You can’t choose what to upload. iTunes Match uploads every eligible track that it finds in the current iTunes library. If you don’t want something uploaded to iCloud, you need to delete it entirely from your library or tag it as something that iTunes Match won’t process, such as an audiobook.

The matching algorithm isn’t perfect. In fact, it’s something of a black art; Apple doesn’t provide any real details on exactly how iTunes Match works when it comes to identifying tracks in your library and attempting to match them to the iTunes Store catalog, but from our own experience and testing, the process isn’t completely flawless, nor does it seem at all dependent on tagging. iTunes also matches based on individual songs and not albums, creating odd situations where it may appear that only half an album was matched to the iTunes Store. The most common reason for this is that iTunes may not have the same album as you do, but it can still match your track with the appropriate songs from other albums by the same artist. The good news is that unmatched content will still be uploaded, but this will take both time and bandwidth.


iTunes Match on iOS replaces your Music Library. Once you enable iTunes Match on an iPhone, iPod touch or iPad, Apple says that any music that you have previously synced to your device from iTunes will be erased in favor of the cloud-based iTunes library—even if music already on your device matches what’s in iCloud. Our editors have had somewhat mixed experiences with this in practice: one of us saw what appeared to be complete removals of existing content from our iOS devices as soon as iTunes Match was turned on, another saw what appeared to be preservation of the content along with addition of iTunes Match links to everything else.

Assuming that Apple will generally start by deleting your iPod touch-, iPhone-, or iPad-synced content, your entire music library will still be available on your iOS device, however none of it gets downloaded immediately—it all remains in the cloud until you request it. Consequently, you’ll still need to download individual tracks, playlists and albums yourself if you want to keep music for offline listening, such as before you travel on an airplane or go outside of a location with Wi-Fi or cellular access. Any track you play will be downloaded in the background as you play it, and then retained on the device. However, unless you regularly listen to music on Wi-Fi or a fast, unlimited 3G connection, we’d advise you to take some time to manually download your favorite playlists and other content after activating iTunes Match on a given device. If you’re worried about losing your iPhone’s, iPad’s, or iPod touch’s library, creating a playlist with your device’s content before enabling iTunes Match, then synchronizing it with iTunes, is the best way to handle this. It’s also worth noting that once you’ve enabled iTunes Match on an iOS device, the option to sync music to that device from iTunes effectively disappears, replaced with a note that you’re syncing via iCloud.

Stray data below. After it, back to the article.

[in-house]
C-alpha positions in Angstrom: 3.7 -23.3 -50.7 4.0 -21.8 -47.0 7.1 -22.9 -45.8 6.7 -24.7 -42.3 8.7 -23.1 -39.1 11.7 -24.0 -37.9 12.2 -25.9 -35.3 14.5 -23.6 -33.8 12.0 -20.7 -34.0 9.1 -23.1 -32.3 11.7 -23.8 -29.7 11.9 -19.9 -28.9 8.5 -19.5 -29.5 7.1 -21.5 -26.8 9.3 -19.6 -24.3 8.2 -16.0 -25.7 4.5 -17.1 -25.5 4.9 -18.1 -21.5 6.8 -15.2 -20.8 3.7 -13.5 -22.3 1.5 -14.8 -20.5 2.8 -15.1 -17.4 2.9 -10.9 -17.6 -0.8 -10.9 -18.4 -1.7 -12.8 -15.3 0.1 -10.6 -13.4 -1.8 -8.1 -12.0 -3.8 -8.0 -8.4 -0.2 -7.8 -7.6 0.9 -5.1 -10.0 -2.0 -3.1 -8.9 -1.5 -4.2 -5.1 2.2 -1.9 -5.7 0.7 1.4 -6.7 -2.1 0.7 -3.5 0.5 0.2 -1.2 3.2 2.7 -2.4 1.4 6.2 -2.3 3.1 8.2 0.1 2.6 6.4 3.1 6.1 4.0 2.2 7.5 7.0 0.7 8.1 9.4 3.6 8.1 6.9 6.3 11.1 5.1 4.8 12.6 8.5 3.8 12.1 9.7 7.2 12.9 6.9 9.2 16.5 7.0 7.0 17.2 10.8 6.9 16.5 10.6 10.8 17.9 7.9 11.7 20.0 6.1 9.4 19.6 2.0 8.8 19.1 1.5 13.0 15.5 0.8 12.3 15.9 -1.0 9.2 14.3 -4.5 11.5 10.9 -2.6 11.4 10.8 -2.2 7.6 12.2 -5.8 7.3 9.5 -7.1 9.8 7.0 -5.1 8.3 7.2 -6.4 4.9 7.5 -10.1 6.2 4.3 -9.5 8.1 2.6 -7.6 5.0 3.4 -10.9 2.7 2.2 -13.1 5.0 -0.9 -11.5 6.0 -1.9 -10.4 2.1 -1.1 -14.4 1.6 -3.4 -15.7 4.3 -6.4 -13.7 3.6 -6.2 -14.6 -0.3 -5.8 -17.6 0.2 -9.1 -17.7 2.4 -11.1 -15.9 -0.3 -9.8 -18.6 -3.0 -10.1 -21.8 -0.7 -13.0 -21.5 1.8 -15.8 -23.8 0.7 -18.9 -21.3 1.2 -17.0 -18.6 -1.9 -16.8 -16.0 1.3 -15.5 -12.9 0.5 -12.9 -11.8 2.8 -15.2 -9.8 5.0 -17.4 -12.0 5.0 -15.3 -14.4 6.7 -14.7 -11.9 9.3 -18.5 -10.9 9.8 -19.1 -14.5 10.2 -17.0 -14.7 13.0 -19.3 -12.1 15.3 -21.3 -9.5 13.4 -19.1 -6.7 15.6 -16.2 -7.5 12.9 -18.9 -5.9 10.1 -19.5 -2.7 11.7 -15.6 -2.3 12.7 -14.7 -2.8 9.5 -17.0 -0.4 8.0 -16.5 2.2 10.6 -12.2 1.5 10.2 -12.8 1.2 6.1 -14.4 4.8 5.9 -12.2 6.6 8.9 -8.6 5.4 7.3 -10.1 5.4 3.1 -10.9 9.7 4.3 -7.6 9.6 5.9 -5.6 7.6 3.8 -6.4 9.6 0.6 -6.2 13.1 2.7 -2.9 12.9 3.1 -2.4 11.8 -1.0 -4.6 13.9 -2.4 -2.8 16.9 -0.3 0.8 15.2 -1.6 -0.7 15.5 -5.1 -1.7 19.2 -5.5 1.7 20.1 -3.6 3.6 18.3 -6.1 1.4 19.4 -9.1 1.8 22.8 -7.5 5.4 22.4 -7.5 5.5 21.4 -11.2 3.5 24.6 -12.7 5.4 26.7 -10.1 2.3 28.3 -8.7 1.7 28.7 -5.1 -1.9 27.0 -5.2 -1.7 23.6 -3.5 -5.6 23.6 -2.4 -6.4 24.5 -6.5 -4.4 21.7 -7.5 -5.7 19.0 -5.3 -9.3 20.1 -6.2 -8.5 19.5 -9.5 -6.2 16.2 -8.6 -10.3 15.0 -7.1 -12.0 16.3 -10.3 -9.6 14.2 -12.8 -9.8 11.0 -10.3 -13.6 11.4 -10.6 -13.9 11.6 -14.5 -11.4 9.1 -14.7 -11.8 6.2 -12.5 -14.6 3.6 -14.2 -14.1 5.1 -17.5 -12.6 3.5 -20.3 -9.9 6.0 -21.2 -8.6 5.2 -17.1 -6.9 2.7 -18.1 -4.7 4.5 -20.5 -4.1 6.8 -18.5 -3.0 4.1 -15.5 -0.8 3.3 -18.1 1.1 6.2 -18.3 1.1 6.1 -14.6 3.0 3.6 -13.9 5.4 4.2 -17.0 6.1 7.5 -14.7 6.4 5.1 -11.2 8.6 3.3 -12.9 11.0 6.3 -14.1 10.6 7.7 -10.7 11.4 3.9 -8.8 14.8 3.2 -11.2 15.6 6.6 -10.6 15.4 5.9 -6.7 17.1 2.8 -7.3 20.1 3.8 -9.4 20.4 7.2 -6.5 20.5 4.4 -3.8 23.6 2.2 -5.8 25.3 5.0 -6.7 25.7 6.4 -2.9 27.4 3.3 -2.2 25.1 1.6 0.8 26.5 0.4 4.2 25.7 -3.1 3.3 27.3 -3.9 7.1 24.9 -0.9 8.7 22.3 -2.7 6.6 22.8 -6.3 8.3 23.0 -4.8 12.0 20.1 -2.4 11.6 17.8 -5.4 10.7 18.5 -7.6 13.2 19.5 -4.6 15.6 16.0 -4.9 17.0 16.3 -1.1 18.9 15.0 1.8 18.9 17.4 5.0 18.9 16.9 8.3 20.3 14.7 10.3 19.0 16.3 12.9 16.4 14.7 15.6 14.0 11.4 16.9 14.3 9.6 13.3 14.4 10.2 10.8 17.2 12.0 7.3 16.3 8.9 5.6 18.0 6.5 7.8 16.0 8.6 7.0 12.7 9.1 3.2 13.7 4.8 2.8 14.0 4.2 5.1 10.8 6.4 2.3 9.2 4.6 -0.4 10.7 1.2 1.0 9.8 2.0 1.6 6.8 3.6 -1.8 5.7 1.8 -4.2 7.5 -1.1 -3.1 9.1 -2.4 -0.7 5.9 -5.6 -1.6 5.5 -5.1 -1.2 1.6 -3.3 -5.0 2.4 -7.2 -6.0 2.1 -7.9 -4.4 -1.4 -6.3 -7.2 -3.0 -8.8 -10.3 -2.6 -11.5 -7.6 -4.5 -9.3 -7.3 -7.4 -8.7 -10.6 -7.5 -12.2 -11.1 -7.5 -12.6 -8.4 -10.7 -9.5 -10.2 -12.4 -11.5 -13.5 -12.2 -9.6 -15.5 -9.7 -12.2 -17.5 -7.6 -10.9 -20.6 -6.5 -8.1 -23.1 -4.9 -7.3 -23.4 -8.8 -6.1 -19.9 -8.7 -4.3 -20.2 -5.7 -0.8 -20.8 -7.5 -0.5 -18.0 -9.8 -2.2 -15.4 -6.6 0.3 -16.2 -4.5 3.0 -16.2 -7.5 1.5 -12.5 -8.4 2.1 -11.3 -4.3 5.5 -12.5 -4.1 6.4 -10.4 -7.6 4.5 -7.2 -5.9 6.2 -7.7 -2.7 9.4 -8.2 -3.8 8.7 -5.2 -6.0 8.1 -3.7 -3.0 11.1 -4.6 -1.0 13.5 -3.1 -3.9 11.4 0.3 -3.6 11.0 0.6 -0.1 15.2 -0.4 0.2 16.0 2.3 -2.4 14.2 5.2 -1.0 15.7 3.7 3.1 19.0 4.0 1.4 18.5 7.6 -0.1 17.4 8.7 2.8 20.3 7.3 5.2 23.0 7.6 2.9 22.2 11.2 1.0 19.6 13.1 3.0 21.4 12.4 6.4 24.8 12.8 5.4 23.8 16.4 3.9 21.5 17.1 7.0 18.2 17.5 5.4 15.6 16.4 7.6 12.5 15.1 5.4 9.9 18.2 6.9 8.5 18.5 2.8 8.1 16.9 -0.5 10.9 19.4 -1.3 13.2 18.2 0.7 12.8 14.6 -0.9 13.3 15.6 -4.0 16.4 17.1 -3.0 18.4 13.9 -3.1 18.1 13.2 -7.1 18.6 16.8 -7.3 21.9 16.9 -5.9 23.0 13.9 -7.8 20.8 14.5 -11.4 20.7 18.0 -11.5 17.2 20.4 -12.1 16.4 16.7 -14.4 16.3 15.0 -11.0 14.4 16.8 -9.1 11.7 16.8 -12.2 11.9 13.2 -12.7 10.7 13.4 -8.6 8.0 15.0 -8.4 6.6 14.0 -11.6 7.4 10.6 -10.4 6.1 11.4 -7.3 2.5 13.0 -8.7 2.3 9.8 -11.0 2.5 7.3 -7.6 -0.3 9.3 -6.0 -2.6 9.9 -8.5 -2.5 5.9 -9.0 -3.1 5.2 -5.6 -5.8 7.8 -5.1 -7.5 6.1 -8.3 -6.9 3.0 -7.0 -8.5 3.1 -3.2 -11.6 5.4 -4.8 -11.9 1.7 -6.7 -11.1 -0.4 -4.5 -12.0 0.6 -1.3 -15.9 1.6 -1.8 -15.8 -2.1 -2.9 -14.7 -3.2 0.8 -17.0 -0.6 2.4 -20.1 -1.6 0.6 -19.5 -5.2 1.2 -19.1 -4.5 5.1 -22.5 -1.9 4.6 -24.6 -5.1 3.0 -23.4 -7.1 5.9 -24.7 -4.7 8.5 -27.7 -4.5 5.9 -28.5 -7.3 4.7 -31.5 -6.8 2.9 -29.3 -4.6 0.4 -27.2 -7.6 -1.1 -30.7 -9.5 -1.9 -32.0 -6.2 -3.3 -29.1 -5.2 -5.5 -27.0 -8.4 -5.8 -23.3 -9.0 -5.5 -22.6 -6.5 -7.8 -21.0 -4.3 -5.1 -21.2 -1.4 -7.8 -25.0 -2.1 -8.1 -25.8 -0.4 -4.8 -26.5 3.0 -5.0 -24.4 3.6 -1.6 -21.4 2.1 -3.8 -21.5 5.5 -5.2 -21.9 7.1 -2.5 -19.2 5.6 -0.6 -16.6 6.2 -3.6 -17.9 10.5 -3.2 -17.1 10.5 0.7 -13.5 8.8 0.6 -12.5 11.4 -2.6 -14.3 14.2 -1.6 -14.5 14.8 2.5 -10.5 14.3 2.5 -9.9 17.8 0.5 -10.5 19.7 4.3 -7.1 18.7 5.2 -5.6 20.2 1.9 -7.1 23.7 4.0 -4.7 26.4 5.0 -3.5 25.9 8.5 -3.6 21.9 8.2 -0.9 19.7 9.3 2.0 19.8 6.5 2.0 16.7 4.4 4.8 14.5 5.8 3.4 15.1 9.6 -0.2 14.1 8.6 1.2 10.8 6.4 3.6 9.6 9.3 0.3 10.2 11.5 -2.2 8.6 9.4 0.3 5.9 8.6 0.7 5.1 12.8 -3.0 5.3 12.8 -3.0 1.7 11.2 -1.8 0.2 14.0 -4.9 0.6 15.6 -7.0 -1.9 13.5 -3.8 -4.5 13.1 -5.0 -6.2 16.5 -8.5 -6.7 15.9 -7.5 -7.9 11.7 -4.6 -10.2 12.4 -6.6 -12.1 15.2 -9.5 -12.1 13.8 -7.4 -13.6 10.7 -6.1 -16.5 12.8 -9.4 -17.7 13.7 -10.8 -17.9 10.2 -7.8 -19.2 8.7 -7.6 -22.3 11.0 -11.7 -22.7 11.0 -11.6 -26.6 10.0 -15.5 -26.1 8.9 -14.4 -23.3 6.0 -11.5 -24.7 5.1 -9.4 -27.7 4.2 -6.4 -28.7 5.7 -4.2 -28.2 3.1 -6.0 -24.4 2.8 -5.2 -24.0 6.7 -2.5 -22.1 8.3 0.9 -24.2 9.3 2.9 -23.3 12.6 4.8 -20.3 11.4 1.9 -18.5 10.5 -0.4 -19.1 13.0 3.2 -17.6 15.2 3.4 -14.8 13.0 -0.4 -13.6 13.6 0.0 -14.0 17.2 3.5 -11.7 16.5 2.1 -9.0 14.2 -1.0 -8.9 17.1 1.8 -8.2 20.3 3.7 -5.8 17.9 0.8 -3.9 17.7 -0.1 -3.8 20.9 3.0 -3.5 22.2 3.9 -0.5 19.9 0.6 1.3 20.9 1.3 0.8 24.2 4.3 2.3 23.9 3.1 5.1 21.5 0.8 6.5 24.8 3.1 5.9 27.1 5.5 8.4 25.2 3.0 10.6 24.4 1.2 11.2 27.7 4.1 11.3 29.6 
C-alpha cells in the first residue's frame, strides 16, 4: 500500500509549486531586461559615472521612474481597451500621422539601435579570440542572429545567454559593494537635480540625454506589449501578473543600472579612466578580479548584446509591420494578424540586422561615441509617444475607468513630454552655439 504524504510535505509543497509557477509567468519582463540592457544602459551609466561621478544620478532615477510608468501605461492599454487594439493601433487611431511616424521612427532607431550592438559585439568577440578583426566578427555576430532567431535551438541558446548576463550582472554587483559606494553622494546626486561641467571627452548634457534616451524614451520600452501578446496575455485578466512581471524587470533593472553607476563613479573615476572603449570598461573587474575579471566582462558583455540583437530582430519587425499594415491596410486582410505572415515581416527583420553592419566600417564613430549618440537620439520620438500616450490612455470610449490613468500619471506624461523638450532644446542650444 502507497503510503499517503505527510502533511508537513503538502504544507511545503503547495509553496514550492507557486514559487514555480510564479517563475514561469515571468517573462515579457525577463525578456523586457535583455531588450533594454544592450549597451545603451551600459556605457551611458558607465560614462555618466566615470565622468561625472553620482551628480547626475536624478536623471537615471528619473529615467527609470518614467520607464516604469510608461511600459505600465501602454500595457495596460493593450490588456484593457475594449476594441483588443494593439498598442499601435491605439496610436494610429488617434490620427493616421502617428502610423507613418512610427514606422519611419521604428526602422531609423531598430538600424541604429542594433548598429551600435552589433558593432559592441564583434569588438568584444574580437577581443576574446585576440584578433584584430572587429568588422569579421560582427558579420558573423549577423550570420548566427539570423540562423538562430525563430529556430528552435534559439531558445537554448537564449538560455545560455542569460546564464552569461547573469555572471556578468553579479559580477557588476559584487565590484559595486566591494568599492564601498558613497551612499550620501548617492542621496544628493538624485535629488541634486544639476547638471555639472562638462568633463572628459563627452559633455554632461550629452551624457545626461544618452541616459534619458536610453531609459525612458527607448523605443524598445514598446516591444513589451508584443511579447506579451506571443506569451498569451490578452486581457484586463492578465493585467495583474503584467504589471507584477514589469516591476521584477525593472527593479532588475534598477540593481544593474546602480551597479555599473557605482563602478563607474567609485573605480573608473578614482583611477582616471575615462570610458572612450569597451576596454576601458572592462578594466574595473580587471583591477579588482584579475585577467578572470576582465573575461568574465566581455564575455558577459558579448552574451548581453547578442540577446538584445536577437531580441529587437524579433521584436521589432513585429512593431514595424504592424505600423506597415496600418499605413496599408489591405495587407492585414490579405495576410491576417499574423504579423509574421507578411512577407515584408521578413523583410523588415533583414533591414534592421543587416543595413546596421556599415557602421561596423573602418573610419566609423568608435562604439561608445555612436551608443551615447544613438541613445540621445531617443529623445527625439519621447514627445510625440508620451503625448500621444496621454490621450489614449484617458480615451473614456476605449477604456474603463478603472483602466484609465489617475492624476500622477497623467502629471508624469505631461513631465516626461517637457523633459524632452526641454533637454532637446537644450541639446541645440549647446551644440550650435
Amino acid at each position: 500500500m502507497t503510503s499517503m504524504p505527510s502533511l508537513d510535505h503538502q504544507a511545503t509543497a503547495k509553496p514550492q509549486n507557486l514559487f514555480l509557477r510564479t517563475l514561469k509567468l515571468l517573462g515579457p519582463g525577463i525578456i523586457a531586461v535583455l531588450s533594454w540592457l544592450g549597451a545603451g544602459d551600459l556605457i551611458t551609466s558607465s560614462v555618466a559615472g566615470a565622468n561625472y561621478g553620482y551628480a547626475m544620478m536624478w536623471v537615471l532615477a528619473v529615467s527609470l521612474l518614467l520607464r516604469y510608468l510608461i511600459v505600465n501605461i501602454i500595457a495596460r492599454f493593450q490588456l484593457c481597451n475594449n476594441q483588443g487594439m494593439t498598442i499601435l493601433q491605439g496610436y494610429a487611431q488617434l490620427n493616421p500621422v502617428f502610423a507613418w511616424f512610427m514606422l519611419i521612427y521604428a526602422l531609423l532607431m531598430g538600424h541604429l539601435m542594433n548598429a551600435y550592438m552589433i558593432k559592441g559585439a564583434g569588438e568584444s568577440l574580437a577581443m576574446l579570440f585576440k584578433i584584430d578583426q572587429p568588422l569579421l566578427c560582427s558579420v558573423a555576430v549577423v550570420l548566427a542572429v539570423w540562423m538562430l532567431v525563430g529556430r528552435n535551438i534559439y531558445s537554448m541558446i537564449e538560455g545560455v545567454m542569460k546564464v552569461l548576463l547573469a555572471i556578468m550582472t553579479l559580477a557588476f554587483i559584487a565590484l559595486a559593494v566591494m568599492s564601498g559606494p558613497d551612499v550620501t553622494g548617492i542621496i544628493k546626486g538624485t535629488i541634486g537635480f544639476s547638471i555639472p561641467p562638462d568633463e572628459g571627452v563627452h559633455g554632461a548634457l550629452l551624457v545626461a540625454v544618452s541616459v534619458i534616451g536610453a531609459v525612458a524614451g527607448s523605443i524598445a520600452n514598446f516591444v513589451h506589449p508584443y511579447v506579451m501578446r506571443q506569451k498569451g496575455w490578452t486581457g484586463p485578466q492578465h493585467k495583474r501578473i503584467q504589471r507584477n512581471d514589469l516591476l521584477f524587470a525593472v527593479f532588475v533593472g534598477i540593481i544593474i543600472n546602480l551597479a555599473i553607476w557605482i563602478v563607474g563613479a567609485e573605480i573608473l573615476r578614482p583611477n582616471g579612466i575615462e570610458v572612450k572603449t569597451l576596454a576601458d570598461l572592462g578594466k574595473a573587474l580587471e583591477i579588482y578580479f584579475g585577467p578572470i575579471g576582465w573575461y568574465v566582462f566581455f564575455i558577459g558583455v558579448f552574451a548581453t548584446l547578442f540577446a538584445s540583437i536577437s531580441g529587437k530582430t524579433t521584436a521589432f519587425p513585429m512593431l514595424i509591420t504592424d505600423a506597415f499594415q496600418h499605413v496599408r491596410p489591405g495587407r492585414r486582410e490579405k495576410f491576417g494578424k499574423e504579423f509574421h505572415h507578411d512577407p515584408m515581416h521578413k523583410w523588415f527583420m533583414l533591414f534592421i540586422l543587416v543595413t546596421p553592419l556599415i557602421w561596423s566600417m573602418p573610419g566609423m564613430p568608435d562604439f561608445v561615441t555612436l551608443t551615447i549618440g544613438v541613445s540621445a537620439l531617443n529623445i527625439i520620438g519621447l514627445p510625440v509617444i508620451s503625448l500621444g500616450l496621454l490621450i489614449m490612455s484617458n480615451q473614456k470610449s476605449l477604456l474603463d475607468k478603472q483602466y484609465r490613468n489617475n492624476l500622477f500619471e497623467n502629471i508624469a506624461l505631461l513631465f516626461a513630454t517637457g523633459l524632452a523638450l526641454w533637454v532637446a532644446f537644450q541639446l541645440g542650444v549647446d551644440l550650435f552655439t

iTunes Match can be enabled on up to 10 devices, up to five of which can be computers running iTunes. The five-computer authorization limit for an iTunes Store account is nothing new, however iTunes in the Cloud and iTunes Match extends this to allow access from five additional iOS devices.

You must wait 90 days before switching iTunes Store accounts. This limitation began with the introduction of iTunes in the Cloud this past June, but bears repeating here. Once you’ve enabled iTunes Match on a given iOS device or computer, you cannot switch to a different iTunes Store account for automatic downloads or re-downloading of past purchases for 90 days. Further, if after 90 days you re-download content from a different iTunes Store account, you will be unable to use iTunes Match on that computer or device for another 90 days. The good news, however, is that iTunes Match can effectively consolidate content from more than one iTunes Store account, provided the computer you’re running it from is authorized for the additional accounts; iTunes Match subscribers should therefore have little reason to enable iTunes in the Cloud features on other iTunes Store accounts. Note that this does not prevent you from simply purchasing content with other iTunes Store accounts; the restriction is purely on using other accounts to re-download previously purchased content or enable automatic downloading of new content purchased on other devices.